Under Government Plan proposals a new north of St Helier youth centre will be developed backed by £4.25 million of taxpayers’ money, with the area due to see its population increase significantly due to the development of several housing schemes.
Meanwhile, £4.3 million has been allocated to revamp or replace the ‘no longer fit-for-purpose’ youth facilities at Le Squez in 2022 and 2023.
The report accompanying the proposals for the north of St Helier says that the area has an existing and growing need for a youth centre.
‘St Helier is the main centre of population within Jersey and has the highest number of young people resident in any parish (currently 2,850 children aged 9-18),’ it says.
‘It also attracts many of the young people from other parishes with part of St Saviour being within the north of town.
‘This area has seen an increase in the number of housing units with larger developments planned over the next two to eight years on Ann Court, Brewery Site, Gas Place, the former JCG site, Le Bas Centre, Summerland, Minden Place and other sites.
‘Currently the area has no community-based youth provision and with the population of children, young people and families increasing there is a need for a community-based youth work provision.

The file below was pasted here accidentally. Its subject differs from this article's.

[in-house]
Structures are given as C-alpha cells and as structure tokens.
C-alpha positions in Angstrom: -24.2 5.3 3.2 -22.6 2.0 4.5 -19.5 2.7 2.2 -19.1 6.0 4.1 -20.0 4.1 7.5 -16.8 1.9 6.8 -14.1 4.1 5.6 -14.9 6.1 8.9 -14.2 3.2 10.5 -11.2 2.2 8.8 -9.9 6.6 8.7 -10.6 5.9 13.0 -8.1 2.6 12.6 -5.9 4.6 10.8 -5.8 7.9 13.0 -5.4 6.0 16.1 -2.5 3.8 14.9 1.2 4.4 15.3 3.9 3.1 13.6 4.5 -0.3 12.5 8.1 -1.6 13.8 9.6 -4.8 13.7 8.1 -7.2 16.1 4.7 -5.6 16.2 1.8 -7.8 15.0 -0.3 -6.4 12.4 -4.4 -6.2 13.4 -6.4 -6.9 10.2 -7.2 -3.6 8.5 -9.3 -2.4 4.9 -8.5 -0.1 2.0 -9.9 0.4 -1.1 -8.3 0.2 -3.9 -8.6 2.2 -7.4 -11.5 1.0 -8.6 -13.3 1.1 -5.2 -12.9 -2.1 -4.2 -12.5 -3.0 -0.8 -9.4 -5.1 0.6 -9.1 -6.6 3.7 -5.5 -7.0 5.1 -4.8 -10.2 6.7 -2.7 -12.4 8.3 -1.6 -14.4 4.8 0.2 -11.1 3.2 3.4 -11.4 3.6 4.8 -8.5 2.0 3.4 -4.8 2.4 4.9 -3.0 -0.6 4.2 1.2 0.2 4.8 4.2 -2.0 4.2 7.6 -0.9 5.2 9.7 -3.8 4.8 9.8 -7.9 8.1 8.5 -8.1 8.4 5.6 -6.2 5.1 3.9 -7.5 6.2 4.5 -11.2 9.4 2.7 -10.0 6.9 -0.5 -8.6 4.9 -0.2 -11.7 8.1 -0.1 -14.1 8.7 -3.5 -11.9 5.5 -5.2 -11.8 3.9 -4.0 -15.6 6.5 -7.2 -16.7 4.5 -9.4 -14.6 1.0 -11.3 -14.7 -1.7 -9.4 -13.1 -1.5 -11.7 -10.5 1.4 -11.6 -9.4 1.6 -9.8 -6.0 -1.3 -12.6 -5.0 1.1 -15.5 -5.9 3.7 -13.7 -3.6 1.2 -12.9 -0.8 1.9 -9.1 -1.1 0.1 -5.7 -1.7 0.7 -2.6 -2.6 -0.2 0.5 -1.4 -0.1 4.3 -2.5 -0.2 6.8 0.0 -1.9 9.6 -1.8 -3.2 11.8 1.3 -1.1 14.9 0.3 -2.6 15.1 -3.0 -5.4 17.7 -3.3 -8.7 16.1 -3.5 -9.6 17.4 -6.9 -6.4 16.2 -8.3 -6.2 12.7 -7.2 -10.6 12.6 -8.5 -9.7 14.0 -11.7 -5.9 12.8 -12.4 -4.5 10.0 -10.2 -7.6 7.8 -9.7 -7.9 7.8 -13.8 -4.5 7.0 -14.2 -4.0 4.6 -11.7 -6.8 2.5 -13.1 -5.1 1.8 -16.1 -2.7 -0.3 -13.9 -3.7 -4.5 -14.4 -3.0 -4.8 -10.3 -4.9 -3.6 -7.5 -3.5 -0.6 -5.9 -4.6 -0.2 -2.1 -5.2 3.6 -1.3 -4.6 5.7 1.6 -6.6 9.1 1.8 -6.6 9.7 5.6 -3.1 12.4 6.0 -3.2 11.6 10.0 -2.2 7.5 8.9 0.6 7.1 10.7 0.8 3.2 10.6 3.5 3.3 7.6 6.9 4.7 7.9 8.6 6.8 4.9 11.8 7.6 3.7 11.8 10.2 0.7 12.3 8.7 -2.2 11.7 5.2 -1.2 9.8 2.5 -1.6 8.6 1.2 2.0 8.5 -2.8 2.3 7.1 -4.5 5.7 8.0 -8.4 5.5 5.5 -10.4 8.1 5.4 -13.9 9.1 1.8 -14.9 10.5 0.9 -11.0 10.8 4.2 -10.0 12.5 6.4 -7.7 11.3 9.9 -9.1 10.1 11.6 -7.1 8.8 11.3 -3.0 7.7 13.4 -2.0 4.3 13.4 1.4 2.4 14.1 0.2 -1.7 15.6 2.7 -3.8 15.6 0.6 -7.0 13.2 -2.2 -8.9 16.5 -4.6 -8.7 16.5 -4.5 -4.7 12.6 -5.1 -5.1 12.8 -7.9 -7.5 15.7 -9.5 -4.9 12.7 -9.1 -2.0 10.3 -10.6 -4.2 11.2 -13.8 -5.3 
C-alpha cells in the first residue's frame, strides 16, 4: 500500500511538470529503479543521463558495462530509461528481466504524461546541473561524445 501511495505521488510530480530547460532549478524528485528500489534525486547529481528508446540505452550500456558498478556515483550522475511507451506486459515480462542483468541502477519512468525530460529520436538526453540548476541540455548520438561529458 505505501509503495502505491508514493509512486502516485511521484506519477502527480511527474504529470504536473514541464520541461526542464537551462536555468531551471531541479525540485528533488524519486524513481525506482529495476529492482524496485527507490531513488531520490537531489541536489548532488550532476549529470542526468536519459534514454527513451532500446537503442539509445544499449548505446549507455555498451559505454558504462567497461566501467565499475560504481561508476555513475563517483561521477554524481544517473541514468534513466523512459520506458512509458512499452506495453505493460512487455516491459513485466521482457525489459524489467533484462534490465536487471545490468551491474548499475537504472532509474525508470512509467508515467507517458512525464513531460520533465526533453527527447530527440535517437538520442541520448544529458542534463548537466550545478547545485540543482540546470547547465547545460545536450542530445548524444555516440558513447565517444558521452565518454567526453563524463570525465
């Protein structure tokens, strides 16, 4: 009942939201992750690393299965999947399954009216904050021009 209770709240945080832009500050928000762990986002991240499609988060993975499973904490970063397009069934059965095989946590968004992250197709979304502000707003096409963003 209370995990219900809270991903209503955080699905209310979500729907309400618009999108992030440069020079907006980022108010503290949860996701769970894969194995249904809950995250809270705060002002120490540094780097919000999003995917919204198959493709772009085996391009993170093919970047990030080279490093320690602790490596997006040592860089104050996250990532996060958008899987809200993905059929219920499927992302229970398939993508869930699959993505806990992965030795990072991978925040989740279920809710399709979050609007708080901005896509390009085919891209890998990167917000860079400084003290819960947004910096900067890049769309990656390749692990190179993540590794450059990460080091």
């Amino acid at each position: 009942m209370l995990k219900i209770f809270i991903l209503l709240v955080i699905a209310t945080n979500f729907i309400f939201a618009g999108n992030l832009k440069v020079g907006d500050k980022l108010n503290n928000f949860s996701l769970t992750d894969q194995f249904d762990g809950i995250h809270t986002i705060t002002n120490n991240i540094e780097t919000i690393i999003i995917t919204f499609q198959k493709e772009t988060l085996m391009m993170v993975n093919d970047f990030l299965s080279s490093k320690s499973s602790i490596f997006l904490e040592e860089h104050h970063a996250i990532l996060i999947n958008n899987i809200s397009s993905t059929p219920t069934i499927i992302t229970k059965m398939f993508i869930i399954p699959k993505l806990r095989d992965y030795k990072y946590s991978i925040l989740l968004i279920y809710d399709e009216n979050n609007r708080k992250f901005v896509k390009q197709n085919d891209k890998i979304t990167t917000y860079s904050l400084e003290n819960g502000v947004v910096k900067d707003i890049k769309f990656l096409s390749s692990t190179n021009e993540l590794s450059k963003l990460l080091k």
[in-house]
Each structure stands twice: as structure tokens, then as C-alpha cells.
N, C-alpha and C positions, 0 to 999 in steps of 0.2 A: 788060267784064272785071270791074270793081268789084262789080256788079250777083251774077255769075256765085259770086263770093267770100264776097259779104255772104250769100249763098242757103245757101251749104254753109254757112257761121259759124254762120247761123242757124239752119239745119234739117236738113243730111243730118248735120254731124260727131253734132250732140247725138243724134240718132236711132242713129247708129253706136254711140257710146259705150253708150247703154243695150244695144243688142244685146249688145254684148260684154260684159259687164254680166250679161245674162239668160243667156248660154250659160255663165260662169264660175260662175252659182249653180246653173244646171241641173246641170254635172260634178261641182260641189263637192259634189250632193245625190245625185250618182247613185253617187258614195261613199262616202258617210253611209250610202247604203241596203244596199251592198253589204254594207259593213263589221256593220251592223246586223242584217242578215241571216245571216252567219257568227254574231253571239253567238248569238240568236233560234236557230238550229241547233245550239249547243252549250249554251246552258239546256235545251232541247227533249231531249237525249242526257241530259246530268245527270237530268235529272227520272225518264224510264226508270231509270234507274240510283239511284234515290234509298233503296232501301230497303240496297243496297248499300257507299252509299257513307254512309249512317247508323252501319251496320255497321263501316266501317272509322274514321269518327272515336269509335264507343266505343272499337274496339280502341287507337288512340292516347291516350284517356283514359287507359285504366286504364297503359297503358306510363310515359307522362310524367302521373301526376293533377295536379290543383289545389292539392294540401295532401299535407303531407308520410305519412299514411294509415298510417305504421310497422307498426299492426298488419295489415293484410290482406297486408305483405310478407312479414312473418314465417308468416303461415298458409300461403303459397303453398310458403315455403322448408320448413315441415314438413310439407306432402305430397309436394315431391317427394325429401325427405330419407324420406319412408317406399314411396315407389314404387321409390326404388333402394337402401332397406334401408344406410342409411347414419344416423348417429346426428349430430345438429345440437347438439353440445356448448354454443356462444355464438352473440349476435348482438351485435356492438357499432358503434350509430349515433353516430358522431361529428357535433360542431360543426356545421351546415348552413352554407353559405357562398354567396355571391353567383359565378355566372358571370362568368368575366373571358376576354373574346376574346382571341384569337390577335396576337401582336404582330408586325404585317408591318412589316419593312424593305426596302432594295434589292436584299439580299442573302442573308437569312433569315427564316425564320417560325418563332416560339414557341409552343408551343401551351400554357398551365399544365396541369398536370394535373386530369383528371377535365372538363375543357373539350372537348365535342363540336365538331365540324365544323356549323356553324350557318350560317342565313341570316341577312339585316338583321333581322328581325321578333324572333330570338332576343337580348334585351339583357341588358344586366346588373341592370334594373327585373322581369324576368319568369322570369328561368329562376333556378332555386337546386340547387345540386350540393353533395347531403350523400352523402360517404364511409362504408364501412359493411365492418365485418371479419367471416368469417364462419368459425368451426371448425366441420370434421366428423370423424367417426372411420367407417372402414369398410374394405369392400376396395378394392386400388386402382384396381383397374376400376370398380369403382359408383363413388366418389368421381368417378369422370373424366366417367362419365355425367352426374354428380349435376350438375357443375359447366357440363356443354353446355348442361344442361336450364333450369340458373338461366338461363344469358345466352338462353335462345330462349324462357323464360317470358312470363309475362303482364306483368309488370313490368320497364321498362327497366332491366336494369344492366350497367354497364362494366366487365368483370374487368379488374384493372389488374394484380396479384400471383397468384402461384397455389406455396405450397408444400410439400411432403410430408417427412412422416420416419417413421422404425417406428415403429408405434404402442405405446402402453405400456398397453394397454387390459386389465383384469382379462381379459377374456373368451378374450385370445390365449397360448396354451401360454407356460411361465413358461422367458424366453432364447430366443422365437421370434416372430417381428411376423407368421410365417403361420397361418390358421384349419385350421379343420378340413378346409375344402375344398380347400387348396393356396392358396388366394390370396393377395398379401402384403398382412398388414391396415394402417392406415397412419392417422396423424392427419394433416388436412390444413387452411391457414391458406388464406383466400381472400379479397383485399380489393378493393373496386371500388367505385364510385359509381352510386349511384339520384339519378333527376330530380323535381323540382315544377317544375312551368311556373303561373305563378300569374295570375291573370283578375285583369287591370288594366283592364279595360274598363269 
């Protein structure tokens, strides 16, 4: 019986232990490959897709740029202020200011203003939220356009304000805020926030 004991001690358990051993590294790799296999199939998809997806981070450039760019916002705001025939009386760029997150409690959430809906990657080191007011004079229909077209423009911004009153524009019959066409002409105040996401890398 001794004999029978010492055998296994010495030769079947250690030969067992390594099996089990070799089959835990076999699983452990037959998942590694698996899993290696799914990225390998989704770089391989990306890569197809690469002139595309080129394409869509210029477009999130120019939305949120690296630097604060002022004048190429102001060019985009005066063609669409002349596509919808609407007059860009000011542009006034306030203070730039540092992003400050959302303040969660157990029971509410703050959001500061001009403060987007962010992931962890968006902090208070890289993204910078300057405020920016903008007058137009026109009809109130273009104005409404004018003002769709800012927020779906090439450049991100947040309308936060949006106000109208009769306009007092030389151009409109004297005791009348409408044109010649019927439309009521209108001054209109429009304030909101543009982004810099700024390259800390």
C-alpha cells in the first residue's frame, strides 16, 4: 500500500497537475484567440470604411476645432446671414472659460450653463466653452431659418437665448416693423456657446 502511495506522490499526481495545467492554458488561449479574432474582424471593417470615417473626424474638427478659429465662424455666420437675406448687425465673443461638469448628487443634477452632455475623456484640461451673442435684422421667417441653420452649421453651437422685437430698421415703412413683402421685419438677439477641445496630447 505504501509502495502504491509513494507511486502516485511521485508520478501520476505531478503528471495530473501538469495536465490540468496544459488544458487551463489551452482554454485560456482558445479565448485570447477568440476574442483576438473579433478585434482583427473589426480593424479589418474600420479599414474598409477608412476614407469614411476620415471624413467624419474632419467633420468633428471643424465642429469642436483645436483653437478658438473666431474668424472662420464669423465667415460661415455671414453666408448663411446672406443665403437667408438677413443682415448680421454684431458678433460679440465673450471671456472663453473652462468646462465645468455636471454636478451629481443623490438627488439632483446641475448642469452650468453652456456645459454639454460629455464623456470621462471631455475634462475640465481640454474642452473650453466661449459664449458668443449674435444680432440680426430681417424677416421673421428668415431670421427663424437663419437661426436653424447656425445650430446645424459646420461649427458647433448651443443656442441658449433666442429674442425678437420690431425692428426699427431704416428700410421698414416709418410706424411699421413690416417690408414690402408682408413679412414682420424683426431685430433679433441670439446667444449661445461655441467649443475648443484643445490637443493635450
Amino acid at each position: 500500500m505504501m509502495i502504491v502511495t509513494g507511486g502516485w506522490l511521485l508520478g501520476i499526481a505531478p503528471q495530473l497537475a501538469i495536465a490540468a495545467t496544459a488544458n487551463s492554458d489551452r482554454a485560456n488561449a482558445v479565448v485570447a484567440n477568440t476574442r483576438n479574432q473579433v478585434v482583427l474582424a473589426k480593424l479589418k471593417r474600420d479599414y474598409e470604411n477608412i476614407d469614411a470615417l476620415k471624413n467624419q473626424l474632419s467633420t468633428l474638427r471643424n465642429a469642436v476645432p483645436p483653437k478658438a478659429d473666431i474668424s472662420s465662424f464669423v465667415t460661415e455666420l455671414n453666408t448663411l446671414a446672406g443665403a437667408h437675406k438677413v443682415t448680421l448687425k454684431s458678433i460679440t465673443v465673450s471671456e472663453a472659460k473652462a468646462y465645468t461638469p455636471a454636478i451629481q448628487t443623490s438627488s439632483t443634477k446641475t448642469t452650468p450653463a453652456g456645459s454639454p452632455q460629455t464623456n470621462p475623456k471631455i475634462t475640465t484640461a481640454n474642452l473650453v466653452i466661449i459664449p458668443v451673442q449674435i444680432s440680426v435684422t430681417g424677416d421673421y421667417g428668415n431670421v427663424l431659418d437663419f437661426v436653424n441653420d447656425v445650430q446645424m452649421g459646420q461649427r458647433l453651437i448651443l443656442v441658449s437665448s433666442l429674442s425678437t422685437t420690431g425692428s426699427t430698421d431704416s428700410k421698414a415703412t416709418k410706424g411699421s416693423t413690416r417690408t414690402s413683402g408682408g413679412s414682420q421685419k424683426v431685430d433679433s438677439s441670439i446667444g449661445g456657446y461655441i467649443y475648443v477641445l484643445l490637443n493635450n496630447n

‘A purpose-built youth facility is required in the north of St Helier, in close proximity to new housing developments at Millennium Park and Ann Court.’
Funding of £2 million in 2021, £1.25 million in 2022 and £1 million in 2023 has been set aside for the project.
The report accompanying the Le Squez plans says that the existing facilities may need to be replaced with a new building.
‘Le Squez Youth Club first opened in 1976 in Le Squez School (now known as Samarès School) and in the early 1980s moved into a new centre which it still occupies today,’ it says.
‘Over the intervening 35-year period the building has required an increase in maintenance. There has also been an increase in the local youth population, which has placed further demands on the facility.
‘The existing building is no longer fit for purpose and will either need to be extensively modernised or a new centre constructed that is able to deliver a youth work curriculum relevant to today’s needs of children and young people and of a growing community.’
Funding of £2 million in 2022 and £2.3 million in 2023 has been set aside for the project.